We assumed there would be biological limitations on producing more than 20% sporopollenin in a cell. If sporopollenin was our only product, this meant we would always be stuck producing at least 80% more biomass than we intended to sell as CDR. Meanwhile, if we wanted to separate and sell the rest of the biomass, we would incur much higher separation and processing costs without a lucrative secondary market for millions of tons of algae biomass. Reflecting on this project led us to refine our understanding of the criteria that determine whether a synbio solution is likely to scale CDR at a low cost.  

Sporopollenin isolation from Algae in Living Carbon’s lab.

Based on our work in trees, we assumed that there would be economies of scale involved in growing megatons of biomass because live organisms are self-replicating. When we plant a forestry project, there are high up-front costs for site prep and planting, but also exponential biomass accumulation during most of the project lifetime. The algae projects we considered were different in key ways that illustrated how biological solutions are not always cheaper and more scalable. Biological solutions are most effective when they have a strong multiplier effect in terms of value created. In this case, even though the algal biomass would have grown rapidly, this did not translate to equivalent growth in sufficiently valuable output.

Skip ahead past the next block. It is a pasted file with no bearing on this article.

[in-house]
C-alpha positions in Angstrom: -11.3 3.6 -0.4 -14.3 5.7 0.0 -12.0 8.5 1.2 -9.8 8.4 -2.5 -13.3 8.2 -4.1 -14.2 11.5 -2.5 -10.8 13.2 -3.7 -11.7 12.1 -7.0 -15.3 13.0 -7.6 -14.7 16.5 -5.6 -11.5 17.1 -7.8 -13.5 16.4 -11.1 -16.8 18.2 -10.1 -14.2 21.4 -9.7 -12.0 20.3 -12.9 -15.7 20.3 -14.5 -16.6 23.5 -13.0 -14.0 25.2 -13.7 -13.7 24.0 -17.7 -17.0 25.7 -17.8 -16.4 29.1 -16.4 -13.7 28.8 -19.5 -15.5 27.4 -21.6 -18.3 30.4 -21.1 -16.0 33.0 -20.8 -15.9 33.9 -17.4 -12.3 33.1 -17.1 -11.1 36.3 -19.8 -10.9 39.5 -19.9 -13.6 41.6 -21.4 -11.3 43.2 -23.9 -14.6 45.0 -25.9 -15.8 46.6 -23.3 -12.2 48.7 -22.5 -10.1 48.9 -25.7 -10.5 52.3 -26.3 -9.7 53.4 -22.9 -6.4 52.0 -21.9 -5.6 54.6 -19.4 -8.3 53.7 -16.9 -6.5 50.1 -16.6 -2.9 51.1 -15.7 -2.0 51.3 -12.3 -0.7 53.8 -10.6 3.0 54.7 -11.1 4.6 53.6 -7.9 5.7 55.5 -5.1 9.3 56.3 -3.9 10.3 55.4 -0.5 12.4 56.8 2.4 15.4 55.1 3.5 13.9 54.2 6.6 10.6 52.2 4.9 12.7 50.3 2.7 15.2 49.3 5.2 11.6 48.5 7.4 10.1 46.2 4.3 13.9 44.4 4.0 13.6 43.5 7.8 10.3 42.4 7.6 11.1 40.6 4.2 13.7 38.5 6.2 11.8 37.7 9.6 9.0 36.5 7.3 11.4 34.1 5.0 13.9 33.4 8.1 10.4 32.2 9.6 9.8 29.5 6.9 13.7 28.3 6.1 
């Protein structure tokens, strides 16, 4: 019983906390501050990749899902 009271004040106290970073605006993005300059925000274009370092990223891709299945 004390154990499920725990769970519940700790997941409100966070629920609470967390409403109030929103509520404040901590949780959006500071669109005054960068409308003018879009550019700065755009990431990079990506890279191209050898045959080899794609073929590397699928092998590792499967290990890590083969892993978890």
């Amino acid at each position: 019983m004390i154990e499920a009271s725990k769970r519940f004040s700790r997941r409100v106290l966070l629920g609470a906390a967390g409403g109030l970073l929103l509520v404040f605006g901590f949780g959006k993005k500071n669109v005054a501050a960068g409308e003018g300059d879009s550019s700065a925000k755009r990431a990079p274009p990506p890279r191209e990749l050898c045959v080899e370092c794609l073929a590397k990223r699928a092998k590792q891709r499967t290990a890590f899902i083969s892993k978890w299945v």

The conversion efficiency of systems should be evaluated carefully, whether they are engineered or biological.

When we started modeling sporopollenin systems, we focused on “diffuse” sporopollenin production comprising a small percentage of each plant over a large area. This would have had the cost benefits of one-time planting and no harvest requirement, as long as the rest of the plant could decay - leaving the sporopollenin to self-scatter.This may have been an MRV hurdle but we think not an insurmountable one, given the overall promise of open-system CDR. The tradeoff here would be the amount of required arable land. The per-acre yield of permanent carbon credits would have been diluted by a huge supply of either fast-decomposing biomass (for example, in grass) or medium-term carbon credits (in trees).